Alstroemerias Buying & Growing Guide
Available in a wide array of colors, this beautiful small flower consistently outlasts all other flowers, maintaining its fresh look for two to three weeks. The same things that make it a popular choice for cut flowers have made it as a gardener’s favorite — they can be grown in containers or gardens, are easy to plant and maintain, and come back year after year. Here are some other notable facts about Alstroemeria:
- Blooms all summer long and are available in yellow, pink, red, orange, purple, white, and maroon.
- Can be grown from seeds or propagated by dividing their tubers or clumps of mature plants.
- Has colorful, freckled flowers that grow on stems that reach one to three feet tall.
Alstroemerias for Sale
|Common Names||Peruvian lily, Lily of the Incas, Parrot lily|
|Height||Up to 3 feet|
|Toxicity||Toxic to people and pets|
|Light||Full sun to partial shade|
|Watering||Moist well-draining soil|
Planting and Care
Alstroemeria are perennials that grow best in USDA hardiness zones 7 through 10, and though they are also known as Peruvian Lilies and appear to be smaller versions of the familiar oriental lilies, they are very different. They can be purchased as mature plants from local nurseries or grown from tuberous roots that spread out in the same way that irises do. Planting these tubers is one of the most popular methods of adding Alstroemeria in your garden.
Alstroemerias require warm soil, and the best time of year to plant them is when the soil in your area has reached a temperature over 60 degrees Fahrenheit but has not yet reached 68 degrees Fahrenheit. They do best with only a few hours of direct sunlight early in the day followed by partial shade the rest of the day. Moist, well-drained soil should be mounded to a height of about six inches deep and tubers that have been soaked in water for 24 hours placed atop these mounds, then covered with a few inches of soil. Make sure that the pointy side of the tuber is facing up and space the plants at least 12 inches apart. If you are planting sections that you have divided from mature plants, trim away any dead areas and greenery.
Alstroemeria can also be planted in containers as long as they are large enough and kept in a shaded area when the sun is too hot. Wherever you plant the tubers, be sure to water generously after planting, and protect your Alstroemeria during the winter by adding a thick layer of mulch or organic material to keep them warm.
Watering and nutrients
Alstroemeria needs regular watering, especially during the hottest time of the year. Overheating is one of the biggest threats to the plant’s blooms, and is best offset through deep watering and making sure that they are in an area that gets enough shade so that the soil does not get too dry.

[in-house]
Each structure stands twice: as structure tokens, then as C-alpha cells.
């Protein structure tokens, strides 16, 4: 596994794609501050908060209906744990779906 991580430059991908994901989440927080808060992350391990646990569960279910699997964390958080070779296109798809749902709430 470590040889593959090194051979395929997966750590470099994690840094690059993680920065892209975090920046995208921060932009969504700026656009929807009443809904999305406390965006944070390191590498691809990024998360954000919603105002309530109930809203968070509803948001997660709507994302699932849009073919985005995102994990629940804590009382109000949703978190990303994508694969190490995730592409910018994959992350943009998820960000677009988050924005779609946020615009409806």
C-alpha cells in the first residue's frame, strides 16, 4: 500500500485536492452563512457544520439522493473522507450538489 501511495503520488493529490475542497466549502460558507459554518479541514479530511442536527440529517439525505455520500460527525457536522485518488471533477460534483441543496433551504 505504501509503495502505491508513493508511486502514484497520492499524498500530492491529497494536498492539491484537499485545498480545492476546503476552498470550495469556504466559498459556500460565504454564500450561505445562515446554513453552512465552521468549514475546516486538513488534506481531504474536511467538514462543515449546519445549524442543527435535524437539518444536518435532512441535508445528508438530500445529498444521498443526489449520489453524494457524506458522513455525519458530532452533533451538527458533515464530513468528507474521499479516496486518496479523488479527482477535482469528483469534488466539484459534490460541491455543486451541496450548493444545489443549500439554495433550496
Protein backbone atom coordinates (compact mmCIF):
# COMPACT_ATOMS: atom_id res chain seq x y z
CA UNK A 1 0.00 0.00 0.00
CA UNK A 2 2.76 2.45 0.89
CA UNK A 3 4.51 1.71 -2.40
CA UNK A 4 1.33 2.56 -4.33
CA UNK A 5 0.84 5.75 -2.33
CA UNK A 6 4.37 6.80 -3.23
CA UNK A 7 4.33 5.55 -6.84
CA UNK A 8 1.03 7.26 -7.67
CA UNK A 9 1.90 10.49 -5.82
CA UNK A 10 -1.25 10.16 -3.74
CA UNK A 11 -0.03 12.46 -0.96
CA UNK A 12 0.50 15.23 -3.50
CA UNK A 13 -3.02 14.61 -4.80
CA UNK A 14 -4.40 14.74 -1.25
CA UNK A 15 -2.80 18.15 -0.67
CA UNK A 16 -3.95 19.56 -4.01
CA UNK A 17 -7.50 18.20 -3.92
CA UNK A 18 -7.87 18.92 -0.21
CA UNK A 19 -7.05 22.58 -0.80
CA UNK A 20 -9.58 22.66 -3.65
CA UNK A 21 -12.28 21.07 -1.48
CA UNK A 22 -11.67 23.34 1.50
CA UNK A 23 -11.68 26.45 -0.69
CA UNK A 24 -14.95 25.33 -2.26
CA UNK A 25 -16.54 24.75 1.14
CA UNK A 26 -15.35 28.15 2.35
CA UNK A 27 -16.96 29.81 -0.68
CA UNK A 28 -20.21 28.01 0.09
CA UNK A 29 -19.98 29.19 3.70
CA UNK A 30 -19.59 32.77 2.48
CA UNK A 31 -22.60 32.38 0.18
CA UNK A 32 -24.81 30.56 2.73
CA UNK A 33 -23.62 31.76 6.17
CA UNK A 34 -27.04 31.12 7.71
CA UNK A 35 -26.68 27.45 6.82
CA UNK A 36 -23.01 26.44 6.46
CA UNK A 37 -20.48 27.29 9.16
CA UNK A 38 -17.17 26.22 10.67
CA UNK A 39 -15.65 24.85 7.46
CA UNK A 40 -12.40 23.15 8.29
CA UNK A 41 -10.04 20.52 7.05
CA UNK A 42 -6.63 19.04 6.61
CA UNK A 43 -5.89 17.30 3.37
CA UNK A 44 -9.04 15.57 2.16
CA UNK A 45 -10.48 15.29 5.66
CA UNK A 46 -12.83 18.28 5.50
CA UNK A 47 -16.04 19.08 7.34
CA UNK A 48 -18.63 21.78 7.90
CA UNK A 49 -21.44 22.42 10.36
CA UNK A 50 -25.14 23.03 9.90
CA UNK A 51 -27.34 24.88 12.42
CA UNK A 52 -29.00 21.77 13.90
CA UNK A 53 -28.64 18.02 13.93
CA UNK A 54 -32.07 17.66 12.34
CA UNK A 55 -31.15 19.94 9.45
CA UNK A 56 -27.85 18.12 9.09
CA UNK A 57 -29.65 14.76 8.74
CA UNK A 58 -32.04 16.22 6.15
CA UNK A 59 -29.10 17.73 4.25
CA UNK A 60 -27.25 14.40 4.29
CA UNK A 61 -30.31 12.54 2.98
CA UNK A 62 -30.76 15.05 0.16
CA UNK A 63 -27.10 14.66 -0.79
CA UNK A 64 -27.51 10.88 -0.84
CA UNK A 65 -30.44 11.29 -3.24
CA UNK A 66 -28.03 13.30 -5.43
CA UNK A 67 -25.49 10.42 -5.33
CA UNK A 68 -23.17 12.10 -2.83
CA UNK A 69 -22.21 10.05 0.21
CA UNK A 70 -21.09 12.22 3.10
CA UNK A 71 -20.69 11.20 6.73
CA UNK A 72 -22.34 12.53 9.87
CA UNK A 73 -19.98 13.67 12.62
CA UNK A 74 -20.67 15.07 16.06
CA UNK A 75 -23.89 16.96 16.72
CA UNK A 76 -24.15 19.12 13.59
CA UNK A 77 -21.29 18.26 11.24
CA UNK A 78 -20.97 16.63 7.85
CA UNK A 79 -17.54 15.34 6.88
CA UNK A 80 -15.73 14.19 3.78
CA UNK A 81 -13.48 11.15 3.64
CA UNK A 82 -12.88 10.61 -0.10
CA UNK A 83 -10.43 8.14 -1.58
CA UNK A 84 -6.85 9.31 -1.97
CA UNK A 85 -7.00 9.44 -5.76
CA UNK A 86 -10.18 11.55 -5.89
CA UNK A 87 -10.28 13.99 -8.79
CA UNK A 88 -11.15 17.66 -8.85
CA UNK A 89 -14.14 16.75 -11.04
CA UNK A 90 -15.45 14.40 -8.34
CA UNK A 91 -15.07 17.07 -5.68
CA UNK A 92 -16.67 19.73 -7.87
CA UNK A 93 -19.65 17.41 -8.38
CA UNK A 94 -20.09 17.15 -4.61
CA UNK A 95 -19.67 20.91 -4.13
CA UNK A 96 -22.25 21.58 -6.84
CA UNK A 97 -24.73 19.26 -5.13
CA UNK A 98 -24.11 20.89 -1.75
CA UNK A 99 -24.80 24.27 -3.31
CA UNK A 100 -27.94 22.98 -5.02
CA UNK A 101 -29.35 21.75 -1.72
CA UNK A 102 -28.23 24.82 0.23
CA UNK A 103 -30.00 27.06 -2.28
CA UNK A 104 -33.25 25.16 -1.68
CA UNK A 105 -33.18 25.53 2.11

To encourage a strong growing and blooming season, provide a slow-release flower fertilizer that is low in nitrogen content in early spring. Continue providing nutrients by enriching the soil with manure and compost on a regular basis
If left alone, an Alstroemeria will go directly from blooming to seed production, and this negates the point of having this constant bloomer in your garden. To avoid this and make sure that you have flowers throughout the season, cut the stems close to the base of the plant when they are flowering. If you are not gathering flowers for vases or bouquets, you will still want to deadhead the spent blooms using the same technique of removing them at the stem’s base.
Pests, diseases, and animals
Alstroemerias are disease resistant, but are attractive to slugs, mites and aphids. To control these unwanted, destructive visitors, use an insecticide soap or bury a copper foil wrapped collar halfway down the soil — the slight charge of copper repels slugs and snails.
Peruvian lilies should ideally be grown in full sun, but they will tolerate partial shade. For the best flowering results, you will need to ensure the plant receives a minimum of 6 hours of sun each day. For plants in partial shade, the ideal scenario would be for them to be in full sun in the morning and shade in the afternoon. This is because the tubers do not like to get too hot, so being sheltered from the sun during the hottest part of the day will help to protect the roots of the plant.
Peruvian lilies are native to South America, though despite what their common name suggests, they are not primarily found in Peru. Their main homes are in eastern Brazil and central Chile. They are therefore accustomed to high temperatures and will thrive in warmth. In the US, they are hardy through USDA zones 7 to 9.